‘The self-interest of medical practitioners…means that innovation (i.e. deviation) is a form of self-harm’
and so on, and on and on.
Er – right. Well, no; wrong. It is simply wrong. So wrong, that it’s hard to believe this can be serious.
Saatchi’s Medical Innovation Bill was met with widespread criticism from expert academics in law, medicine, medical defence and doctors’ representative organisations, the regulator, the Royal Colleges, patient safety charities, medical research charities, clinicians, the National Assembly for Wales, and the likes of Sir Robert Francis QC and Sir Ian Kennedy QC, all of whom restated the correct law and emphasised the serious dangers and problems, and entirely flawed premise. The Department of Health consultation responses, withheld for some time, also revealed that just 10% would support it as it was.
‘The number of attempts at this Bill suggest it is not the right answer
Each time objection has been raised to the Bill and its contents a different version is forthcoming.’
‘The difficulties that have caused so many drafts to be produced suggest that if there is to be legislation a more considered and less rushed approach is called for if we are to be satisfied that the patients who are intended to be benefit from this Bill, and patients generally, are not exposed to increased danger and risk.’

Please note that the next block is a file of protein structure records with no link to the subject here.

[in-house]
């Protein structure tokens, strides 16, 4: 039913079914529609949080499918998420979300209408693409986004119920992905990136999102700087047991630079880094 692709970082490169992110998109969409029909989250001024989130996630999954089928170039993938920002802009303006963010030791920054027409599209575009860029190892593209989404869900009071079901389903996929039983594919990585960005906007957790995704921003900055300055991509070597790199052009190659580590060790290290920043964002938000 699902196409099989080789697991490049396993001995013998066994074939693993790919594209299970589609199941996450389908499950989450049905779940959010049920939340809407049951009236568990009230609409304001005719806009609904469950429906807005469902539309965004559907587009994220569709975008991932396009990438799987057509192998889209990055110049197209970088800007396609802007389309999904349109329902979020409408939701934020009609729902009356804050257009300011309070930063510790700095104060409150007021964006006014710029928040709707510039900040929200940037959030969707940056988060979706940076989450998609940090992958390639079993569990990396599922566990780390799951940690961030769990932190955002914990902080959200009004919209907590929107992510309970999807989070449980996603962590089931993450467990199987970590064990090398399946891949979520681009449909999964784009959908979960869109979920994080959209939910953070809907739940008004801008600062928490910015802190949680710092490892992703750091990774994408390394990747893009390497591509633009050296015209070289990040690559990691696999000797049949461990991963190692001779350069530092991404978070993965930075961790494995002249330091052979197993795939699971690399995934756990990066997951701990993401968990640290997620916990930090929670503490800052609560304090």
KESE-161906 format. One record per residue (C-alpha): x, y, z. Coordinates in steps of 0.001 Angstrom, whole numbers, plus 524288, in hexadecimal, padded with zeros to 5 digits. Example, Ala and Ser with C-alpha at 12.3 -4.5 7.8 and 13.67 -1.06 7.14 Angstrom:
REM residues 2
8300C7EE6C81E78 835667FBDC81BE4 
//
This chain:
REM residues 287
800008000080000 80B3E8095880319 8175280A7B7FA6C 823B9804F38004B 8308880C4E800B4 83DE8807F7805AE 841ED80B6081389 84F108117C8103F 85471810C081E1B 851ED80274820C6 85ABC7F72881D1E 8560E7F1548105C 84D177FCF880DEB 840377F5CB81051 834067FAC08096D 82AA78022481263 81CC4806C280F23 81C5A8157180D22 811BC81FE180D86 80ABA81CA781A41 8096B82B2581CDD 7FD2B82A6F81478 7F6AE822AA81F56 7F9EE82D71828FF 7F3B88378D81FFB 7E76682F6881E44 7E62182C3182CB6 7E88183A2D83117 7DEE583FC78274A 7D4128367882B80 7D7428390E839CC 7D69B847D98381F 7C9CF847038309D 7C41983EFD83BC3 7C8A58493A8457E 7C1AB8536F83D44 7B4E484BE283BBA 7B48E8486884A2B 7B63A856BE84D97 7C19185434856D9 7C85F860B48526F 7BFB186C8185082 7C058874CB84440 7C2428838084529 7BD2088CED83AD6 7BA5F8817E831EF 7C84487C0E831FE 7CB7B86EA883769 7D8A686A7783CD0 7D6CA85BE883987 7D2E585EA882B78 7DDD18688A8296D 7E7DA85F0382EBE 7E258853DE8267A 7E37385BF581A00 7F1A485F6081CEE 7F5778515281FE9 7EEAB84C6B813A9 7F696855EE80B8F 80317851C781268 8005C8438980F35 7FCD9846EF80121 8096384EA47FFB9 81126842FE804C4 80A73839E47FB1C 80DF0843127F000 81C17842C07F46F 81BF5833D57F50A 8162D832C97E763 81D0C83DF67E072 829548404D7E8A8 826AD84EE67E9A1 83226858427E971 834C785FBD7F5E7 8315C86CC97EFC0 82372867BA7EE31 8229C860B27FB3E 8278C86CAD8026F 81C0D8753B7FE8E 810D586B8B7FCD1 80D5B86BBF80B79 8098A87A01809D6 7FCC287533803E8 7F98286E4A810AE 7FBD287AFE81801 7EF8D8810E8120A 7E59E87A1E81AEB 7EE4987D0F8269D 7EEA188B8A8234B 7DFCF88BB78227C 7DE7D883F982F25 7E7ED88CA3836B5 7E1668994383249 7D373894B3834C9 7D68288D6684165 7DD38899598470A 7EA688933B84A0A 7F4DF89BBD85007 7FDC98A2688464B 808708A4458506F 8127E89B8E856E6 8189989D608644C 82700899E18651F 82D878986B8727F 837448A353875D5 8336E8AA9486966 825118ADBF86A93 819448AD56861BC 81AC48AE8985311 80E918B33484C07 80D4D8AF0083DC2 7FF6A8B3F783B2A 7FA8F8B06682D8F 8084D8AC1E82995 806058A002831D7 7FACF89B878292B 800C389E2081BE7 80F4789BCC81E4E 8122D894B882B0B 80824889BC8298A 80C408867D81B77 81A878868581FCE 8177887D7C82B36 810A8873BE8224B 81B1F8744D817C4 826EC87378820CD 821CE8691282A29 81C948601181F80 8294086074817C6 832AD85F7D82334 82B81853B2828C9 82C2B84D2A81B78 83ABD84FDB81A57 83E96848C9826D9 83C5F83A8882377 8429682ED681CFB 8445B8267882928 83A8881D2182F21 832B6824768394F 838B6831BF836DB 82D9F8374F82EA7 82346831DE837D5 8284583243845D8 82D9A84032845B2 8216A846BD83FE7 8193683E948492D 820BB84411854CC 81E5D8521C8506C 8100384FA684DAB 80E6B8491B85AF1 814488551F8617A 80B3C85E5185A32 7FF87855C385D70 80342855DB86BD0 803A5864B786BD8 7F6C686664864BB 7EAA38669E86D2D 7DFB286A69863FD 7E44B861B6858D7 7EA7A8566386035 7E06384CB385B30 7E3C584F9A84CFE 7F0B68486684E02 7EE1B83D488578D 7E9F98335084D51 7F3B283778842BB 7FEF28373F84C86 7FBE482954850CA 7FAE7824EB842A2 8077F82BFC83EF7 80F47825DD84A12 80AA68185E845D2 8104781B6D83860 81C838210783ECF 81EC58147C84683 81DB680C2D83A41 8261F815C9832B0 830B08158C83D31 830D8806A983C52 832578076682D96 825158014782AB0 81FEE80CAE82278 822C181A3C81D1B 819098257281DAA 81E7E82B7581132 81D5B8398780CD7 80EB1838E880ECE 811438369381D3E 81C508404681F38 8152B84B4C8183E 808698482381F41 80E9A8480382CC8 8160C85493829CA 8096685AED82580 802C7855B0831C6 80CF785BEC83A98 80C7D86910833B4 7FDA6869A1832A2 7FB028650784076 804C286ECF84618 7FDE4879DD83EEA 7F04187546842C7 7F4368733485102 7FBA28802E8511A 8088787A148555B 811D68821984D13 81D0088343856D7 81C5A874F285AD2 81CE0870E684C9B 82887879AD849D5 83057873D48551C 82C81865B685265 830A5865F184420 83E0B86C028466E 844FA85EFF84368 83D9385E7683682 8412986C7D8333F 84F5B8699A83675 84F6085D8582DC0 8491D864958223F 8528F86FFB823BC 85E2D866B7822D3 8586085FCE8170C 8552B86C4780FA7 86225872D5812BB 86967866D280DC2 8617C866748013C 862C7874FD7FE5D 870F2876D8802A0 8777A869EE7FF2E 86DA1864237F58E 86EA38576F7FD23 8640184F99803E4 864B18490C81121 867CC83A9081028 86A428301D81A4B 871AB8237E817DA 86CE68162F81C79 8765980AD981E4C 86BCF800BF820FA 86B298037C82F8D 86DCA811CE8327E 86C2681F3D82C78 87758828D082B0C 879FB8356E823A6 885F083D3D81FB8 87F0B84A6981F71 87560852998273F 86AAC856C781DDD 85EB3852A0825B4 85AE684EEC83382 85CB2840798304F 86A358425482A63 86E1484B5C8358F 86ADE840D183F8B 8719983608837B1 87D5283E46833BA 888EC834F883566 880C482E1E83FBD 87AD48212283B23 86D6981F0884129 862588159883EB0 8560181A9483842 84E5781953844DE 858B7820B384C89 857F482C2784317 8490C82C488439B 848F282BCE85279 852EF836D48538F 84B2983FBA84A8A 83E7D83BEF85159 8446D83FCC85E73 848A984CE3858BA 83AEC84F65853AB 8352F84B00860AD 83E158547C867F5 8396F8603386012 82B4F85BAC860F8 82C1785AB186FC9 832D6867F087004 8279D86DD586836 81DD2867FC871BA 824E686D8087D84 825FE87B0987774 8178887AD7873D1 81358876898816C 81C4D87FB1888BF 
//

Medical Innovation Bill – Comments of Sir Robert Francis QC 23 June 2014
So, despite its intense polishing and spin, no-one with insight can possibly support it. There is no evidence to support its existence. It does not stand up to scrutiny.
Yet the situation today is this:
Chris Heaton-Harris MP has taken the Bill forward in the House of Commons – replicating the harmful bits, and adding some more.
MPs are being presented with a whole brochure of masterful spin.
Sensing opposition rumbling, and the fact there’s no evidence in its favour, the medical innovation bill team have emailed asking for ‘stories’.. (‘cos that’s what sells stuff)
This would all have a bit of comedic value for a 10 minute exaggerated sketch. But the mild bemusement at the return of this spectacle makes way for a grim disquiet. The serious threat to patient safety, the woeful misapplication of the law, the distortion, confusion and hurdles for doctors, and the absolute refusal to acknowledge any real barriers to innovation – aren’t funny at all.
Stop the Bill now! was the plea from the Royal College of Paediatrics and Child Health, who note the ‘sinister’ and ‘disastrous’ Access to Medical Treatments (Innovation) Bill would place patients at grave risk; the Royal College of Surgeons has said it risks harming vulnerable patients and unequivocally opposes the Bill; RCSEd have told MPs it is unnecessary, dangerous and offers no practical assistance for responsible doctors -and the Medical Royal Colleges have made their opposition clear. Again, the BMA have warned it is an unnecessary and nevertheless crude tool, that is counterproductive and would have implications for patient safety, and AvMA, charity for patient safety and justice, have expressed deep concern at the proposed, unnecessary, legislation- fraught with unintended and dangerous consequences.